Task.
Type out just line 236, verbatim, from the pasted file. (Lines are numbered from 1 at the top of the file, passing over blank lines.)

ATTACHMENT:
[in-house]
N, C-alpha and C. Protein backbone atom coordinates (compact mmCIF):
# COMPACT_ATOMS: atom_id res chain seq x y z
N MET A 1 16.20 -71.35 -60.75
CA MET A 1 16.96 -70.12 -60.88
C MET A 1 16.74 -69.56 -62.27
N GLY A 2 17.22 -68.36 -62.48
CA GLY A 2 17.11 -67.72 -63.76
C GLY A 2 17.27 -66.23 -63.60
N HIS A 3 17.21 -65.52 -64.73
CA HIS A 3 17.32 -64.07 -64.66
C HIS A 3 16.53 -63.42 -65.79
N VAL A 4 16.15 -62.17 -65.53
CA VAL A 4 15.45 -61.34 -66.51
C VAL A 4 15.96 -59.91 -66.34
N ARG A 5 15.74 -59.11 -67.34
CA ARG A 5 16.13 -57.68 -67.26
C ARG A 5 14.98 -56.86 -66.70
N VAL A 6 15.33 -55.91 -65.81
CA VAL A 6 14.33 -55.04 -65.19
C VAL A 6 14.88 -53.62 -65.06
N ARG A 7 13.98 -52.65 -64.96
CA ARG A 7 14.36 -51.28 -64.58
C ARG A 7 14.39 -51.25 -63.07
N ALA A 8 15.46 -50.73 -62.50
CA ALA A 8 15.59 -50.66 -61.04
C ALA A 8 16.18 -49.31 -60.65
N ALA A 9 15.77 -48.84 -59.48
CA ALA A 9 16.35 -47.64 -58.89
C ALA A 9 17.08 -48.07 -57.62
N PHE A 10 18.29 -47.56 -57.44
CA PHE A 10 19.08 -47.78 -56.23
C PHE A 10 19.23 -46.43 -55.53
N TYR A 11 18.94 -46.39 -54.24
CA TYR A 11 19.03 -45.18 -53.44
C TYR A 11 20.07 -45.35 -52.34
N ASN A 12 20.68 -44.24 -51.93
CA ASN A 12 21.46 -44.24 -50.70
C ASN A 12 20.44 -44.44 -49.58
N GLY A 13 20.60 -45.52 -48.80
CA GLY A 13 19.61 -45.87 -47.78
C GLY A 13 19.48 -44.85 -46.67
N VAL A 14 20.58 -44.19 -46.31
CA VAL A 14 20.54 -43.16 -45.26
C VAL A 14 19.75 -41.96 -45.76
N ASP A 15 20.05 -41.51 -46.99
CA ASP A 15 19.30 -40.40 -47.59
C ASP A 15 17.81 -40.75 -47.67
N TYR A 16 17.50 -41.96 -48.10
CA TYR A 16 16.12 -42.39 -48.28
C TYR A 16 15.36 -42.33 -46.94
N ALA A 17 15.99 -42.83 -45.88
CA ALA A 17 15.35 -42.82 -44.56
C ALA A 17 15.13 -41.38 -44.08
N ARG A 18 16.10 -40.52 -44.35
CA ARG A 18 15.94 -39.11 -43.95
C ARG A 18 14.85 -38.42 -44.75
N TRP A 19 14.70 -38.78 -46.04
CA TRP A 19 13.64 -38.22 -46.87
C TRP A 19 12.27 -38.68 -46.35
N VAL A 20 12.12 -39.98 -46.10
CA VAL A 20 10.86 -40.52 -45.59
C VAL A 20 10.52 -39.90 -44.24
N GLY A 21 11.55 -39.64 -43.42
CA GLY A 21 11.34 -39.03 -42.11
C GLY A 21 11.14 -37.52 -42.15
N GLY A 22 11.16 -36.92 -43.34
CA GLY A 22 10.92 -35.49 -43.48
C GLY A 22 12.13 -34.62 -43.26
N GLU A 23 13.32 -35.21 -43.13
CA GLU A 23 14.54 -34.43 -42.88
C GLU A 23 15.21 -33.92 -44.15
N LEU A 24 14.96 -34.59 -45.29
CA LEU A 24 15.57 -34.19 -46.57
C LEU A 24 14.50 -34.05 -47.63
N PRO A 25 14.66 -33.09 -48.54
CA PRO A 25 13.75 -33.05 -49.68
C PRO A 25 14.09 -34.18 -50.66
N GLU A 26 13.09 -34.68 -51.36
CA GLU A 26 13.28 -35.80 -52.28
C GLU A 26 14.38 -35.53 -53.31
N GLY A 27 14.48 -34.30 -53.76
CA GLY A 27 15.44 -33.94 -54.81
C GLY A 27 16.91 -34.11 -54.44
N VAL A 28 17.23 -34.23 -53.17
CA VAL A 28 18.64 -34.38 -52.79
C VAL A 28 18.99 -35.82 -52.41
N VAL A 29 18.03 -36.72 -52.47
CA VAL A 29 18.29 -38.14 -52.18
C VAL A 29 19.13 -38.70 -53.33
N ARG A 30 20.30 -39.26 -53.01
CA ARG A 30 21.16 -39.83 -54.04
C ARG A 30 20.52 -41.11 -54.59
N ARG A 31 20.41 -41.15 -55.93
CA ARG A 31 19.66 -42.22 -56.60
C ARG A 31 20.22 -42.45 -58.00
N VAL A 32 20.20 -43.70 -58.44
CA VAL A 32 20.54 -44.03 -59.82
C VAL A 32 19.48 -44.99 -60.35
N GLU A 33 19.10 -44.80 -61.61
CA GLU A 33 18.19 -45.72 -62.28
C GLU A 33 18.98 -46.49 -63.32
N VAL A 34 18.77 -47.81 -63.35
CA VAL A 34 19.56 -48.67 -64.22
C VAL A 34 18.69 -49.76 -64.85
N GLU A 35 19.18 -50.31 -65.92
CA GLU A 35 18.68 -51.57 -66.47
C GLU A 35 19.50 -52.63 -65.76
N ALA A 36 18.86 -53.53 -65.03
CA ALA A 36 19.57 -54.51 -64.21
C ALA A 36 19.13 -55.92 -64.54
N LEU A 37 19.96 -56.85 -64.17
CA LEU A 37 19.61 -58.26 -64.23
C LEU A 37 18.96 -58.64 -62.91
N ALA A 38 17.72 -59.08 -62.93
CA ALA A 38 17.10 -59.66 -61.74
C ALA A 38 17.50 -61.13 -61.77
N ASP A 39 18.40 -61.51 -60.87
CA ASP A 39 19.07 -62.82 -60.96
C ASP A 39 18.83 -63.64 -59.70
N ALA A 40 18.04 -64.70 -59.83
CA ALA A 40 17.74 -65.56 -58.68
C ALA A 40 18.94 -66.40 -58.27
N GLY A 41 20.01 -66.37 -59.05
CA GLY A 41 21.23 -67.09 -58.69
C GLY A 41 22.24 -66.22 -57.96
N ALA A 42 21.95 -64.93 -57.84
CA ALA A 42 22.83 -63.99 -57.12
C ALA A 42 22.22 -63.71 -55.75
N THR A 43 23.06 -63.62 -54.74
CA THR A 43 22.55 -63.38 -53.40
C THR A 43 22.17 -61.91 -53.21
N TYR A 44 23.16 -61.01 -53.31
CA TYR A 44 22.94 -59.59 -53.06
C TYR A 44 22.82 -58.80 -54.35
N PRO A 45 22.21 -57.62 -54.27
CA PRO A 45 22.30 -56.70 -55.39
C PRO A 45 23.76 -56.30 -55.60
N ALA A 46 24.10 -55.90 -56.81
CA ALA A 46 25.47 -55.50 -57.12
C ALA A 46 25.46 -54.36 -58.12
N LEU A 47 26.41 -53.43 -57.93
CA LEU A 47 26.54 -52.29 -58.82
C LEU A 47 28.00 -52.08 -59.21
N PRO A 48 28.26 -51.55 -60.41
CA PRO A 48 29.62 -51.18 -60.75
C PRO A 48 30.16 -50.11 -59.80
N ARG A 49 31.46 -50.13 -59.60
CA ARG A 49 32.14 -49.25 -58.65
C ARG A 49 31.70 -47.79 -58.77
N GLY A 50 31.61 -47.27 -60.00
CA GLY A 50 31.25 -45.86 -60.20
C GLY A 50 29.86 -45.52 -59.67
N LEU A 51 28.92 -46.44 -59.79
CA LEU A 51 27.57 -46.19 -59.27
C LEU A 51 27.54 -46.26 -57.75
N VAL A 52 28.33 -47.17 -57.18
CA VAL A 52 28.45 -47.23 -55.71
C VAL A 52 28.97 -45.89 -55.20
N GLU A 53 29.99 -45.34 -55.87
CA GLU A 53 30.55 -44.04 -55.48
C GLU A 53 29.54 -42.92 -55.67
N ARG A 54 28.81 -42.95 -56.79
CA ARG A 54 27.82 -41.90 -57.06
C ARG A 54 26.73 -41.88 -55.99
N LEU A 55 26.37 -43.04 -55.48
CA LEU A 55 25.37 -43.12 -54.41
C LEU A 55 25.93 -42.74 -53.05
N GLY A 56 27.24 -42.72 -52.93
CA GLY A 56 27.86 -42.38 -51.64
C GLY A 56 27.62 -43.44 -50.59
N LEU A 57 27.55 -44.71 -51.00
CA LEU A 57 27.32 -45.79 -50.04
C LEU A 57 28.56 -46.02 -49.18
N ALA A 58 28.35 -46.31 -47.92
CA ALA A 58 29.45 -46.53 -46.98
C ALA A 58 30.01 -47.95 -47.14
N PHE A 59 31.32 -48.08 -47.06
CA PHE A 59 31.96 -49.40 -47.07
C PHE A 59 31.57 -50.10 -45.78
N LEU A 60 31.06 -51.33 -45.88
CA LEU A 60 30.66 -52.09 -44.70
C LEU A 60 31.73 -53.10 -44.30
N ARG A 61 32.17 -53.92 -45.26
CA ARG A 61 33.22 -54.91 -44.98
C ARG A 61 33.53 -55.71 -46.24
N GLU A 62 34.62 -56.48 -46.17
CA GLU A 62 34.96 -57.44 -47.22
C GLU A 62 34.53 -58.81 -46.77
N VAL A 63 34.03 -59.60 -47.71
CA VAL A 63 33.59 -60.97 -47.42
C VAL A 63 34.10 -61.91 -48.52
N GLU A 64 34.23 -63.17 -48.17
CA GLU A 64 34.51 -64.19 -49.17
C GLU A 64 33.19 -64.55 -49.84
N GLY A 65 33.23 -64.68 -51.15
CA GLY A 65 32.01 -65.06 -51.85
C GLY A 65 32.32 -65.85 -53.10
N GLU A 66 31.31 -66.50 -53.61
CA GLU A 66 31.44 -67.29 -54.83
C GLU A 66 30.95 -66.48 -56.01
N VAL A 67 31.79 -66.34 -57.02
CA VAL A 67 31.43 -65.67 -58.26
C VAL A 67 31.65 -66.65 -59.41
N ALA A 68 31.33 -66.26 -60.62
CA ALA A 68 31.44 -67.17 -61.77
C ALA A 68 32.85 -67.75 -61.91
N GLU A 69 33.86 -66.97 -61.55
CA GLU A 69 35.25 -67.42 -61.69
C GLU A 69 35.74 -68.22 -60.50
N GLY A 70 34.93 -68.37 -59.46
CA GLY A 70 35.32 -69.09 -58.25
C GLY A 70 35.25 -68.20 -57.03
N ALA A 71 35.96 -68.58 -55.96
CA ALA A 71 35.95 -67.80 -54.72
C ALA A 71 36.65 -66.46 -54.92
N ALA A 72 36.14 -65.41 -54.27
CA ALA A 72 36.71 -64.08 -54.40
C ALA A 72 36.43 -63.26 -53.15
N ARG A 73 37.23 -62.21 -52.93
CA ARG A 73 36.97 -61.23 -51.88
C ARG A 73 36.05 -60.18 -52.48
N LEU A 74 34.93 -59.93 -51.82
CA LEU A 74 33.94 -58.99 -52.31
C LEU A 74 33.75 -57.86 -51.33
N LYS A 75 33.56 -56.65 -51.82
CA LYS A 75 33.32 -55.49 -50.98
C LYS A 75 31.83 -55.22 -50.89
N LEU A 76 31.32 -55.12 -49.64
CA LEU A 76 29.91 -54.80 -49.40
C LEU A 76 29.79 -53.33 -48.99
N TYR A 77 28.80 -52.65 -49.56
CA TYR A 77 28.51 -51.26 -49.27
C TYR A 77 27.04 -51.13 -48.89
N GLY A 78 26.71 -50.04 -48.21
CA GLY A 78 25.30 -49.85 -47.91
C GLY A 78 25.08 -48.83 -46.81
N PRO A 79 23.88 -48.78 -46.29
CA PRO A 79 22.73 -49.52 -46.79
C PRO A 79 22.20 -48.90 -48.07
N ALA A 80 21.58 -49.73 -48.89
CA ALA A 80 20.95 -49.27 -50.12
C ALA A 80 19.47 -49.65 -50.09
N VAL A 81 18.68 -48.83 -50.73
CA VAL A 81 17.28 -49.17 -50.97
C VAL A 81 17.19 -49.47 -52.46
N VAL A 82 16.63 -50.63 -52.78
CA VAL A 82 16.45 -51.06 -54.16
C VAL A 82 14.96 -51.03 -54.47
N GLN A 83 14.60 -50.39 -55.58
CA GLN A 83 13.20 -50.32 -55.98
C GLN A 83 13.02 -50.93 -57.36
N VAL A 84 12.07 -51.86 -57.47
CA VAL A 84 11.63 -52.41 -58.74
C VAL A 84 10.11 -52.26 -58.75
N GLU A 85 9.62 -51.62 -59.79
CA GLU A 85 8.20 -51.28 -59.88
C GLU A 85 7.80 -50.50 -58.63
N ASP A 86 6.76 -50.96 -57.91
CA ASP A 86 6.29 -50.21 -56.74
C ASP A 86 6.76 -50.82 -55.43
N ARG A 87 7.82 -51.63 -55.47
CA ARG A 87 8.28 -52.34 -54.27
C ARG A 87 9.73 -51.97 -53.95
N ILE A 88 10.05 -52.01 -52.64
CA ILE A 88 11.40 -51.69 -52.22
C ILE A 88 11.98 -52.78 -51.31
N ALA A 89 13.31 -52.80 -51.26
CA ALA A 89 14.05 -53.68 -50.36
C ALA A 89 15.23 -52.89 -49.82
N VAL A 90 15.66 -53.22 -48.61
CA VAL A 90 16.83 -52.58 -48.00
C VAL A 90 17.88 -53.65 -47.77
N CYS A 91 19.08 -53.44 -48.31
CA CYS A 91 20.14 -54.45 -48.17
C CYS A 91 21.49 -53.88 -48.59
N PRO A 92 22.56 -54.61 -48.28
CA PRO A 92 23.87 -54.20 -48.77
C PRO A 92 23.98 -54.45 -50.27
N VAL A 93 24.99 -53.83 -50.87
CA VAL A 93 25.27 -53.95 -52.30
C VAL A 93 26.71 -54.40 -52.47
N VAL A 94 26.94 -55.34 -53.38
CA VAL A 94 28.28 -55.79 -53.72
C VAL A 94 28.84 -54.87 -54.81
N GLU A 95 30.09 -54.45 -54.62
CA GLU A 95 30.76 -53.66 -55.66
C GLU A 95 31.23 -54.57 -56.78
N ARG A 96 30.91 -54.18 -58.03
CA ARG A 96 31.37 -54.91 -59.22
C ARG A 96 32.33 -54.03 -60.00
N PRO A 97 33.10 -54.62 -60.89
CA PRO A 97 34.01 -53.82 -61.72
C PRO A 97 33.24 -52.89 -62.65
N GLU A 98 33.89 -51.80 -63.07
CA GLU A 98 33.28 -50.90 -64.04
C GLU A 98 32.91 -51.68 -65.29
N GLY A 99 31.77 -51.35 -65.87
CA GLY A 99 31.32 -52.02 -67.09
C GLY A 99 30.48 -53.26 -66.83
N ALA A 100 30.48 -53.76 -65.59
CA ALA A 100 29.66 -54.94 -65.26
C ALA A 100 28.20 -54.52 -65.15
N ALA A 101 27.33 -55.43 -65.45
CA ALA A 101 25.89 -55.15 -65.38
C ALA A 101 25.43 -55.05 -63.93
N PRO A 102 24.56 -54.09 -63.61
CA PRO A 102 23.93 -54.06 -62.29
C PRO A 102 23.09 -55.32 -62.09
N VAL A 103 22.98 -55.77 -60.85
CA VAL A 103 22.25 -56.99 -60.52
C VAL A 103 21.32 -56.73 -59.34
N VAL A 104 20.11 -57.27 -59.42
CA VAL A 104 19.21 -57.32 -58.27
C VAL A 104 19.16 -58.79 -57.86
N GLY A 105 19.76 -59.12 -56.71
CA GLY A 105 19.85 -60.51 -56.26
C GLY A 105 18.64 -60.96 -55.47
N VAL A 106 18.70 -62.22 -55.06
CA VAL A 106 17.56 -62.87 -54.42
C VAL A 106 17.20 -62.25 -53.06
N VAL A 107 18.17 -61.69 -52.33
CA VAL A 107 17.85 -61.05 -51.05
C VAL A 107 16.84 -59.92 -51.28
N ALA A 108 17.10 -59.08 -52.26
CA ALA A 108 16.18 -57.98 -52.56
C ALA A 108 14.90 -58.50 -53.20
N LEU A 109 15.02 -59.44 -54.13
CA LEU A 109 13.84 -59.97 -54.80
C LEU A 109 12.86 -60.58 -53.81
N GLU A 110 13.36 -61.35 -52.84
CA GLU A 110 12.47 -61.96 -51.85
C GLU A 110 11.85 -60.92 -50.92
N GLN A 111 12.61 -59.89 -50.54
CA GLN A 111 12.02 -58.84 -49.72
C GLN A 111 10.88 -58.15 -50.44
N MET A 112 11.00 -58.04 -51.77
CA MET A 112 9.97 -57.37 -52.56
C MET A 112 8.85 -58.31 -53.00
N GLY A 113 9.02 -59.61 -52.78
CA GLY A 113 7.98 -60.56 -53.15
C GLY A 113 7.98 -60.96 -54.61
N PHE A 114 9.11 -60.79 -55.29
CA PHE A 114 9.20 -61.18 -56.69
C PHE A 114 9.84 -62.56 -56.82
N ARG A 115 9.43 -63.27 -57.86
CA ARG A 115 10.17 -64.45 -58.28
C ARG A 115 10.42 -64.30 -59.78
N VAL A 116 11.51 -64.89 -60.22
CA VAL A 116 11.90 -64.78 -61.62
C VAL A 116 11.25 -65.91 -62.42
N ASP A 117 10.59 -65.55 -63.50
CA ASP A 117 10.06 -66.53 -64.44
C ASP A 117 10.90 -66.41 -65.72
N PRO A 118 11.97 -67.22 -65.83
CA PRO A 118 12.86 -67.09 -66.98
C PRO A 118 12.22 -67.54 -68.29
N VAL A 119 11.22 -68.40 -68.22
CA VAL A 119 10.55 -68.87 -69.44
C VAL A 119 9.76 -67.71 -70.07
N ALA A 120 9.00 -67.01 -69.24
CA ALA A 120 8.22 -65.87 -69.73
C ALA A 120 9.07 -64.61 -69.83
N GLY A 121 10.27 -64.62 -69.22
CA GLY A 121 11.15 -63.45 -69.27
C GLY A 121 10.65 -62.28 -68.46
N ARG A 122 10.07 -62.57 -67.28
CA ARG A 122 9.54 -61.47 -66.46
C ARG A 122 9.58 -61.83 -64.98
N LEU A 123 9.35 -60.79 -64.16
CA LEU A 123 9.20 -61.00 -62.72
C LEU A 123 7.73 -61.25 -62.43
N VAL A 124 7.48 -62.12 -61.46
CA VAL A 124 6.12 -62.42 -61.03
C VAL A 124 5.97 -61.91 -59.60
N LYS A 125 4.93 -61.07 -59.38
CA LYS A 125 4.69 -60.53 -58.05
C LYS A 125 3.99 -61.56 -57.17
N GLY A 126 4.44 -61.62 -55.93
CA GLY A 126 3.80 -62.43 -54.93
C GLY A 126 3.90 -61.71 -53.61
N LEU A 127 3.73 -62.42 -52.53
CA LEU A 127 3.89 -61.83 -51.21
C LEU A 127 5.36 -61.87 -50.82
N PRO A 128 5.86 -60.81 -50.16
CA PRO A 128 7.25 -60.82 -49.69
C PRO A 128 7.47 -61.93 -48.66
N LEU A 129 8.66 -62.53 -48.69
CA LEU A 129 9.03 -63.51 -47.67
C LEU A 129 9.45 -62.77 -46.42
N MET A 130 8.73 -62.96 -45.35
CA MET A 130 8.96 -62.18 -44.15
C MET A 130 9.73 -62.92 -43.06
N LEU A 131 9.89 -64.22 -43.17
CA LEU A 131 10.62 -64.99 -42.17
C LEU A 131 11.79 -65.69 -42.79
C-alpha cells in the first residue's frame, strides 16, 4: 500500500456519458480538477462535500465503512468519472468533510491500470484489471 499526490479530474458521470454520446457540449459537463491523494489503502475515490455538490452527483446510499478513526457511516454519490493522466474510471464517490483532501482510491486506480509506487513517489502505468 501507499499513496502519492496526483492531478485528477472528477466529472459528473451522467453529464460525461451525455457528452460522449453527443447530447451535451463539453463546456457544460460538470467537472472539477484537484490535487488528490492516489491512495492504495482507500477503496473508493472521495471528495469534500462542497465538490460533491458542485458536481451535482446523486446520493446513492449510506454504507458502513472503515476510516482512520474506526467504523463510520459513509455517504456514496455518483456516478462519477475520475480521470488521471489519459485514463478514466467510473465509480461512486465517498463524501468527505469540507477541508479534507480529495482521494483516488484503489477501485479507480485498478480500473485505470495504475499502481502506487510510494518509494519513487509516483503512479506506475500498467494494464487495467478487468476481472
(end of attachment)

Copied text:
CA GLY A 78 25.30 -49.85 -47.91